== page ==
Greece’s defense minister threatened on Sunday to flood Germany with immigrants if his government doesn’t get its way.
“If they hit out at Greece then they should know that the migrants will get [travel] papers and go to Berlin,” Panos Kammenos told a conference of the Independent Greeks he leads.
He added that if Islamic State terrorists happened to be among those immigrants, the rest of Europe would have only itself to blame.
As a member of Europe’s passport-free Schengen Area, Greece is responsible for controlling the border with Turkey. Despite a border fence, internment camps and assistance from the European border control agency Frontex, understaffing at the Greek side and Turkey’s refusal to help contain the flow of people makes it possible for immigrants to cross illegally.
Kammenos’ is the junior party in Prime Minister Alexis Tsipras’ ruling coalition. The Independent Greeks are a nationalist and socially conservative party; Tsipras’ Syriza is an alliance of the far left. The two share an opposition to the bailout program Greece has been in since 2010.
In exchange for €240 billion in financial support from other European Union countries and the International Monetary Fund, Greece has had to cut public spending and liberalize its economy.
The Independent Greeks campaigned against the reforms in the January election.
Immediately after taking power, the parties canceled the privatization of Greece’s largest seaport and its public power utility. Tsipras also promised to raise the minimum wage, reinstate pension bonuses and scrap a new property tax, changes that would violate the terms of Greece’s existing aid package.
Other European countries agreed to extend Greece’s bailout last month but the prospect of a sovereign default still looms once the money runs out. Northern European leaders have rejected the new government’s demands for debt relief or a conditions-free third bailout.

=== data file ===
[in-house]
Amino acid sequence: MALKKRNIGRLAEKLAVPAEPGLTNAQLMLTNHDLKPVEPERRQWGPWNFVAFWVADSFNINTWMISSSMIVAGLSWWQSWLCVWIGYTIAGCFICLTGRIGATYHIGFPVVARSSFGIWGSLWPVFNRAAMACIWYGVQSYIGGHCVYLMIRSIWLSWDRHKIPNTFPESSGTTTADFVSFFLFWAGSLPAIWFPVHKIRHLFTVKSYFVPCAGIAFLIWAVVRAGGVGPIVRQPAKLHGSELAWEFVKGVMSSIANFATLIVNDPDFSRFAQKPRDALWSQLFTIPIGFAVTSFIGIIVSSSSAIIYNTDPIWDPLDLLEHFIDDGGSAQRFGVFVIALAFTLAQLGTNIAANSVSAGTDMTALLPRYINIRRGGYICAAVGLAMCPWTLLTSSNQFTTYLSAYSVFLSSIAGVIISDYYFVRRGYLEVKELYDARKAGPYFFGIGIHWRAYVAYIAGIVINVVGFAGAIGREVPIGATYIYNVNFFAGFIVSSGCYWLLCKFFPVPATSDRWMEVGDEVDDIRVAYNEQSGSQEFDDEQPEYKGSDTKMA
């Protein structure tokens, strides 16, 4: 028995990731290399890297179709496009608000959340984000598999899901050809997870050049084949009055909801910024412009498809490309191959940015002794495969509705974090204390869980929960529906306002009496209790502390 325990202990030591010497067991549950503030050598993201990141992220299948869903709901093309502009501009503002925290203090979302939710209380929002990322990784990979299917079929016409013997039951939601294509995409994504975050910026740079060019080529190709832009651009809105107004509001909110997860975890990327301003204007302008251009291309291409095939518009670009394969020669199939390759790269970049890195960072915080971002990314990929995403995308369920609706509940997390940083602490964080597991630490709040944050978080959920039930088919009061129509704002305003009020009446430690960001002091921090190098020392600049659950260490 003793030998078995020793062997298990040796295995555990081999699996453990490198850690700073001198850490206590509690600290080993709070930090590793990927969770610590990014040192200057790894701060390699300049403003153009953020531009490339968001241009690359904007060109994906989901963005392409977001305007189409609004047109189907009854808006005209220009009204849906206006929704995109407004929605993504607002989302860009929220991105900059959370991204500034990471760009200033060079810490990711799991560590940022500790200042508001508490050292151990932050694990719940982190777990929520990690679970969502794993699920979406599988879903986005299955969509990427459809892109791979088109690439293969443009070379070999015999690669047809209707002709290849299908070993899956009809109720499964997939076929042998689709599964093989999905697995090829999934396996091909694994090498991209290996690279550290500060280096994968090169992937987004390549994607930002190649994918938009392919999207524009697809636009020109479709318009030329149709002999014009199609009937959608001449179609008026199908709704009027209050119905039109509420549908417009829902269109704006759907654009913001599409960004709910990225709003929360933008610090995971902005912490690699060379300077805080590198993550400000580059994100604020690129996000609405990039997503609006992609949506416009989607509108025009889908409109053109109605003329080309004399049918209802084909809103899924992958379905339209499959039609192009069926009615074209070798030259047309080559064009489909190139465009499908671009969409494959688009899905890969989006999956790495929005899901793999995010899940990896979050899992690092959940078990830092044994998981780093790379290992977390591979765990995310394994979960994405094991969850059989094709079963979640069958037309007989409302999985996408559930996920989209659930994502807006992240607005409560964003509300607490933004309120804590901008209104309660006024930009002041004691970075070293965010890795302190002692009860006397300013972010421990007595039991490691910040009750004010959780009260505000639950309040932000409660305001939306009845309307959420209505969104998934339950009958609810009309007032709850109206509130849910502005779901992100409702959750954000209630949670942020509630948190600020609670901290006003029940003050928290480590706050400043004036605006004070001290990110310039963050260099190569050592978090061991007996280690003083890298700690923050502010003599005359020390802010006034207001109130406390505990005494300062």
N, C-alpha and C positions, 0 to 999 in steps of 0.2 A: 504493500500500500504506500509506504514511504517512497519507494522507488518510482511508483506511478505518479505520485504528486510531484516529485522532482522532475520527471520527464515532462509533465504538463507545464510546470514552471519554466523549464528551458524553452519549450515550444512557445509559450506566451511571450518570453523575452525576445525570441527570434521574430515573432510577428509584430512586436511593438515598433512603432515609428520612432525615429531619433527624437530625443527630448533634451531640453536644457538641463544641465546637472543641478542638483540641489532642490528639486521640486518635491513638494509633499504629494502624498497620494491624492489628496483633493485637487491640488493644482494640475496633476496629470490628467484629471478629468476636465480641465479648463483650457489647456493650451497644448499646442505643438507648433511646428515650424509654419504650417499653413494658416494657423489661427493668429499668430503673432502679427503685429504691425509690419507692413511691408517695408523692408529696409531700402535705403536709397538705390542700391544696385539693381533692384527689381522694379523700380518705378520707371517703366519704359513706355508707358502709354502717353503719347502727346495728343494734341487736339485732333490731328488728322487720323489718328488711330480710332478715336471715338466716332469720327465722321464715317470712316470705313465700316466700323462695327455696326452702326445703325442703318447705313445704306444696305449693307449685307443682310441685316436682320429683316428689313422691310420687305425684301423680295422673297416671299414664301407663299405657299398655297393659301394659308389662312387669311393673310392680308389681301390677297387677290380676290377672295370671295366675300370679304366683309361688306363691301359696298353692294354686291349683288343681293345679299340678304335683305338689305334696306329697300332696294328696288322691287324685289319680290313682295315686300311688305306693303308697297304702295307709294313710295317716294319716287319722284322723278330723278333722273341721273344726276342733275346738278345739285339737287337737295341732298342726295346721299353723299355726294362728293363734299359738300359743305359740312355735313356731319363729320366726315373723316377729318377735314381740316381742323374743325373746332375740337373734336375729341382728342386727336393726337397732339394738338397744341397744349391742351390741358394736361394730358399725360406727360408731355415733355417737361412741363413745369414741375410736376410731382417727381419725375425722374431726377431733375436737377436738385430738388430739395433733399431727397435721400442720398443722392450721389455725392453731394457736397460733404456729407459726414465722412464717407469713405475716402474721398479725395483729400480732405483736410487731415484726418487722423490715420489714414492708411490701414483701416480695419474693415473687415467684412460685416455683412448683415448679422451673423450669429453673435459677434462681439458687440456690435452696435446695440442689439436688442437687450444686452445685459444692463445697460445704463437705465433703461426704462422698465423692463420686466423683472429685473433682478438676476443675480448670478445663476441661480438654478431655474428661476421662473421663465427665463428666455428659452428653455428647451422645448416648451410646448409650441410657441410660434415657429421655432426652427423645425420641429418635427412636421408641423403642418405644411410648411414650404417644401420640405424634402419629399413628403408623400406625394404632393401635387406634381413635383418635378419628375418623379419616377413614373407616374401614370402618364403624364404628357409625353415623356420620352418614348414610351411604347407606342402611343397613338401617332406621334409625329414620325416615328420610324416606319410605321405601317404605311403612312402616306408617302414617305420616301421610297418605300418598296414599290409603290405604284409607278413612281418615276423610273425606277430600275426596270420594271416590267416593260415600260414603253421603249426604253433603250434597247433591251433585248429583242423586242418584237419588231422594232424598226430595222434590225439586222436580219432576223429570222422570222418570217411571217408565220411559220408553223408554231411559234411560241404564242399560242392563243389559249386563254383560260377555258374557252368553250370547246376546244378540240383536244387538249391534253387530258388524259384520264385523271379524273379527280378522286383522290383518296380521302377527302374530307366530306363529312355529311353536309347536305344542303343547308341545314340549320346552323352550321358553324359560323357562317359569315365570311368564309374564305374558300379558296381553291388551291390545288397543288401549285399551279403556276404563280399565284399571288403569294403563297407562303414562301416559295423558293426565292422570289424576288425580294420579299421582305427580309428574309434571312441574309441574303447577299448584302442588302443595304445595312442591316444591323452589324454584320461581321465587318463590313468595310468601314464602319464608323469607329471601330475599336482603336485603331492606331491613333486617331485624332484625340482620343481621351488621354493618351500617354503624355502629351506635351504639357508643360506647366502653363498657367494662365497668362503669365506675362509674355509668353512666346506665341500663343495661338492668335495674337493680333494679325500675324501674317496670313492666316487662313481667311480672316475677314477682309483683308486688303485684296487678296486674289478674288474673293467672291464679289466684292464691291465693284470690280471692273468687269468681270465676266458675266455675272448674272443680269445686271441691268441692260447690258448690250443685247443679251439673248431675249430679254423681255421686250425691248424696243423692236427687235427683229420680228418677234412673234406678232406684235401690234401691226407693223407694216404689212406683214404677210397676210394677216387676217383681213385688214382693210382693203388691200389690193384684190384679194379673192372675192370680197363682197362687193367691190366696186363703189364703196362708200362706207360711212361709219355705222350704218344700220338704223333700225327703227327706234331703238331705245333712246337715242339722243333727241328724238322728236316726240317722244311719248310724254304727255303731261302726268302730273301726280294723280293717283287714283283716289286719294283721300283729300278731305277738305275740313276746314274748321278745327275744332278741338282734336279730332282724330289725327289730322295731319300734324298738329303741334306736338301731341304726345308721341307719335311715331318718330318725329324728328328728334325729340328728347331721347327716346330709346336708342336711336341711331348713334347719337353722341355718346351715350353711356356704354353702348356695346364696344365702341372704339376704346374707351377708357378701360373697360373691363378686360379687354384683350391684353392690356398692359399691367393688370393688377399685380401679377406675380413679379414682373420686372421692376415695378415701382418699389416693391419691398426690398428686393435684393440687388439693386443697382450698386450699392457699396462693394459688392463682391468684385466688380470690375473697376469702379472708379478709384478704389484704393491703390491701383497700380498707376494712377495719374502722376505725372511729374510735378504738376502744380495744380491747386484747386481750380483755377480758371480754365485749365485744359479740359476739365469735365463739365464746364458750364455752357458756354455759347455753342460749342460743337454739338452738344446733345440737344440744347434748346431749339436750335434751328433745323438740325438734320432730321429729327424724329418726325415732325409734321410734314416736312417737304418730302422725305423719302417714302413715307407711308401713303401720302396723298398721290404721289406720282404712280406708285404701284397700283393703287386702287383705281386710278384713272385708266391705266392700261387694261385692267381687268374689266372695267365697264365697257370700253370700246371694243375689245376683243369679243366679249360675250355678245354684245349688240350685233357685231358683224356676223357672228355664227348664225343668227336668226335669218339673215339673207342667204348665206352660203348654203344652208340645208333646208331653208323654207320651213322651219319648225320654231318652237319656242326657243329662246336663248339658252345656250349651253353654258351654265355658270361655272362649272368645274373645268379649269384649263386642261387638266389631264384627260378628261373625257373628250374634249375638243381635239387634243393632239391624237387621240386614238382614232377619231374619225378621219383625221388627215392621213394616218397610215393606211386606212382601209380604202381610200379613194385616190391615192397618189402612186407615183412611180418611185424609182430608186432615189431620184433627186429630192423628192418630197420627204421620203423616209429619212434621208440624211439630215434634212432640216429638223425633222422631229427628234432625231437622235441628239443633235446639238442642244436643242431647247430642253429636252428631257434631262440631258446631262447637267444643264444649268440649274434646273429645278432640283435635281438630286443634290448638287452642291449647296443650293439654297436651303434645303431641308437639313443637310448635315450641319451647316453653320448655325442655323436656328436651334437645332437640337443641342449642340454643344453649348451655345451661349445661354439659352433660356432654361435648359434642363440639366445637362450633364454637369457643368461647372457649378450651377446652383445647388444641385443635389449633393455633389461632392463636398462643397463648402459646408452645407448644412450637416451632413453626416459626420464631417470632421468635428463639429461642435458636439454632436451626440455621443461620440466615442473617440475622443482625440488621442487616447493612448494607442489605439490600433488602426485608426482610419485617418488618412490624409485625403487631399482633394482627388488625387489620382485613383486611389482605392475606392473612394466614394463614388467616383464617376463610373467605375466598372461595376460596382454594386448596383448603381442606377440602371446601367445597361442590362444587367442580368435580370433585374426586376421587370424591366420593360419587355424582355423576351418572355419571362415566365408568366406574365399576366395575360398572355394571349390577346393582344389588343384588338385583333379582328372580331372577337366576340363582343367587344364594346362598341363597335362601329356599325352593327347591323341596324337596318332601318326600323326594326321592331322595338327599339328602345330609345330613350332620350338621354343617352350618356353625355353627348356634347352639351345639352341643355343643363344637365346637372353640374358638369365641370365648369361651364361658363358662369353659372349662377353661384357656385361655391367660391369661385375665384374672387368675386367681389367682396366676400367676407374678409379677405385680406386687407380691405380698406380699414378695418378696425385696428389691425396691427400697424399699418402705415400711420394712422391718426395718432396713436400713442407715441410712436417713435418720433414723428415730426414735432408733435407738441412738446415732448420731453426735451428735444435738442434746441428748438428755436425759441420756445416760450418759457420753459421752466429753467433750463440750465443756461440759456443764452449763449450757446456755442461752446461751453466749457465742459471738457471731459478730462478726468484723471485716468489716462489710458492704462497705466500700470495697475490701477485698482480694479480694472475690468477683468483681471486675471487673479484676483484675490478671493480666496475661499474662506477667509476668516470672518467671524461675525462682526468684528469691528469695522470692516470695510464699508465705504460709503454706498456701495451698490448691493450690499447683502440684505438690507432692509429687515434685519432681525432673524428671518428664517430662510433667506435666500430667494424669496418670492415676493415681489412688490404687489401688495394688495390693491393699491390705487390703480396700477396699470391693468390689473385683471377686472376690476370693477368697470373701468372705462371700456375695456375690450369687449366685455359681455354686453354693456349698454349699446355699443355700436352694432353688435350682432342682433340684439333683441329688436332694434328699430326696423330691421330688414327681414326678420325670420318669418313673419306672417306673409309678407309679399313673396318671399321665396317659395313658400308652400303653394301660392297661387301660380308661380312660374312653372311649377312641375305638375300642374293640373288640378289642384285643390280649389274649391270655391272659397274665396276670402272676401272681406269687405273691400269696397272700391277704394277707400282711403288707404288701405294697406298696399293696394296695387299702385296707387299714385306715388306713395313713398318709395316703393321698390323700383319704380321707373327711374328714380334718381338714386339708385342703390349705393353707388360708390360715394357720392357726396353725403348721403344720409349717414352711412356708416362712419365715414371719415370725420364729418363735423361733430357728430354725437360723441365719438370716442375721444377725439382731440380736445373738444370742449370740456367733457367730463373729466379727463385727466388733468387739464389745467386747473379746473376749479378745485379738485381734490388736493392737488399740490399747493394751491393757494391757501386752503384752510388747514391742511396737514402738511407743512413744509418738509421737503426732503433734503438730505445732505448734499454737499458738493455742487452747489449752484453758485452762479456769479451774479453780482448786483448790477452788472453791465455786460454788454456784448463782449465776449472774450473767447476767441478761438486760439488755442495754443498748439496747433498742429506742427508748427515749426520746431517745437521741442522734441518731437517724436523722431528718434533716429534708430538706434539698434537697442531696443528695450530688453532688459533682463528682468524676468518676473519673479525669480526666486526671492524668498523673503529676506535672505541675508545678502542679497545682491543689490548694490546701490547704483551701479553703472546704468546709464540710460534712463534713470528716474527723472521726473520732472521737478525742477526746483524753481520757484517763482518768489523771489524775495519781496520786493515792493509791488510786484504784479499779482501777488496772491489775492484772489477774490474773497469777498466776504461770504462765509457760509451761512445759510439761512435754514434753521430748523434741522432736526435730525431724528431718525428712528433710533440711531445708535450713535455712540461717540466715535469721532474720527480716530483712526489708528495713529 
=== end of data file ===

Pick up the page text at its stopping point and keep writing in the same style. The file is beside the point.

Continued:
Before a short-term deal was reached in February, Kammenos had warned that in case Germany stayed “rigid” and insisted on “blowing Europe apart,” Greece would get funding from another source.
It could the United States at best, it could be Russia, it could be China or other countries.
Like Syriza, the Independent Greeks are sympathetic to Russia. They defended President Vladimir Putin’s annexation of the Crimean Peninsula from Ukraine in early 2014 and regard him as something of a bulwark for traditional family values against encroaching liberal influences from the West.
Like Syriza, the Independent Greeks also seem oblivious to public sentiment in European paymaster Germany where an ARD-Deutschlandtrend poll earlier this year found 68 percent of voters against another reduction in Greece’s debt.
Greece previously restructured its privately-held debt in 2012. 90 percent of its debt is now owed to official creditors, mainly other eurozone governments.
Open Europe’s Pawel Swidlicki further points out that given recent Islamist terror attacks in Denmark and France and the sensitive debate about immigration and Islam in Germany, Kammenos’ threats “will not exactly make it easier for Berlin to sell ‘European solidarity’ to increasingly skeptical German voters.”
Tsipras has also irritated the Germans with an improbable demand for World War II reparations.
Nazi Germany and its ally, Italy, occupied Greece between 1941 and 1944. Germany insists all claims from that period were wrapped up 25 years ago when the former Allied powers renounced the rights they held in Germany in a treaty.
Tsipras had made no similar demands for reparations from his Italian counterpart, Matteo Renzi, who last month promised him the “strongest possible support” in negotiations.
For now, most Greeks appear to agree with Kammenos and Tsipras that Germany and the rest of Europe will ultimately cave in. A GPO survey conducted before the last election showed more than half of Greeks saying other eurozone governments would give in to their demands for debt relief.